This was the Catechetical School which St. Demetrius of Alexandria (126-231), Bishop of Alexandria from 188 to 231, built up.  St. Demetrius mentored Origen, making him school director in 203 and defending him from criticisms for years before becoming a critic.  Origen taught in Alexandria for years yet had to flee to Palestine in 215.  There bishops permitted him, a layman, to preach.  This disturbed St. Demetrius, who condemned him for preaching without being ordained.  Origen returned to Alexandria in time.

St. Alexander of Jerusalem (died 251), as a young man, had been a classmate with Origen at the Catechetical School at Alexandria.  And he had gone to prison during the same persecution during which Origen’s father died.  St. Alexander became a bishop in his native Cappadocia, in modern-day Turkey, before undertaking a pilgrimage to Jerusalem in 212.  There he became Bishop Coadjutor of Jerusalem.  This was the first instance of a Bishop Coadjutor in church history.  So it happened that St. Alexander, as Bishop of Jerusalem, was in a position to grant his old friend sanctuary during exile in 215 and permission to preach.  The Bishop of Jerusalem also ordained Origen to the priesthood in 227.  St. Demetrius objected to this, refused to recognized Origen as a priest, prohibited him from teaching in Alexandria, banished him, and excommunicated him.  The Pope and many other bishops confirmed this excommunication.  Yet Origen found refuge in Greece and Asia, where many bishops supported him.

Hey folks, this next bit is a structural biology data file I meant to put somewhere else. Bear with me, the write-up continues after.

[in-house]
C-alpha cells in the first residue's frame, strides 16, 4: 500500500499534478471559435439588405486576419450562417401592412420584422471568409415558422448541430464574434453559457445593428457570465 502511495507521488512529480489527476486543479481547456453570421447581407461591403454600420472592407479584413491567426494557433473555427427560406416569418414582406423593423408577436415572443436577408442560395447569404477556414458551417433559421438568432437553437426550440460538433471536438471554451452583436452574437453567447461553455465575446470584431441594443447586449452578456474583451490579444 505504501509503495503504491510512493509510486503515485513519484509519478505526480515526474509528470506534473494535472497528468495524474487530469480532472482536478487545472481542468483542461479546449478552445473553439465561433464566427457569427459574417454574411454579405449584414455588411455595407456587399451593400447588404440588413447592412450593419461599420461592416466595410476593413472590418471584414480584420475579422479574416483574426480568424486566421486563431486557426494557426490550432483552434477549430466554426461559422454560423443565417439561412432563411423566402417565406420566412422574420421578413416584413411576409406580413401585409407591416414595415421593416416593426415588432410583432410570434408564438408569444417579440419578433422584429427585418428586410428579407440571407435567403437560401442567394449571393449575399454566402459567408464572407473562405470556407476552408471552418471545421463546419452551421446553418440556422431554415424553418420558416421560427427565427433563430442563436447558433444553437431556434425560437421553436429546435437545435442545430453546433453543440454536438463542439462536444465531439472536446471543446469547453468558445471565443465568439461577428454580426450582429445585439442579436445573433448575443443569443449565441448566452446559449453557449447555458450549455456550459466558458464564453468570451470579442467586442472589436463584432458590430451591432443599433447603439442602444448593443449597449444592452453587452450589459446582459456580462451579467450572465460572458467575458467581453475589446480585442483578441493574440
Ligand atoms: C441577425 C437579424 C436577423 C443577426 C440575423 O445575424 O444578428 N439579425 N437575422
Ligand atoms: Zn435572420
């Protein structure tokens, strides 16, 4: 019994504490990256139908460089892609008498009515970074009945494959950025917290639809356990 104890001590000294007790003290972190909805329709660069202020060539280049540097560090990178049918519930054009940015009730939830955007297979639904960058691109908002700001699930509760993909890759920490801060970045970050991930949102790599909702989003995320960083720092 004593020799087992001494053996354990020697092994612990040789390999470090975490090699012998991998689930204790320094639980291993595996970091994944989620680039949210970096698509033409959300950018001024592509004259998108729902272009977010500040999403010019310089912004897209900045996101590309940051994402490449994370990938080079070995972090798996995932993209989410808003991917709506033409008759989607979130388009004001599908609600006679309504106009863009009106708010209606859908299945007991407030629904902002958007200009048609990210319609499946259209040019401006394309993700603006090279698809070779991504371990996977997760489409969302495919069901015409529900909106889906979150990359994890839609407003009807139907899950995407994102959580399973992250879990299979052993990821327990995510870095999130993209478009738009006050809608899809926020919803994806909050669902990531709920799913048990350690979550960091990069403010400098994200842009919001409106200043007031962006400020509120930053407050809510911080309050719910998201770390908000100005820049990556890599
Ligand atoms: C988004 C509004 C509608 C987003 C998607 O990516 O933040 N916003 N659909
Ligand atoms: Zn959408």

This seems like a good time to reflect on what made Origen so controversial.  He was an influential theologian and Biblical scholar.  His concepts regarding the Trinity (a century prior to the First Council of Nicaea, 325) anticipated the decrees of that Council in some ways and differed from them in others.  Origen also ran afoul of those who favored a clear distinction between the laity and the clergy.  More importantly, though, he, more than others who preceded him, blended Christianity with Greek philosophy, namely Platonism.  This attracted much criticism during and after this life.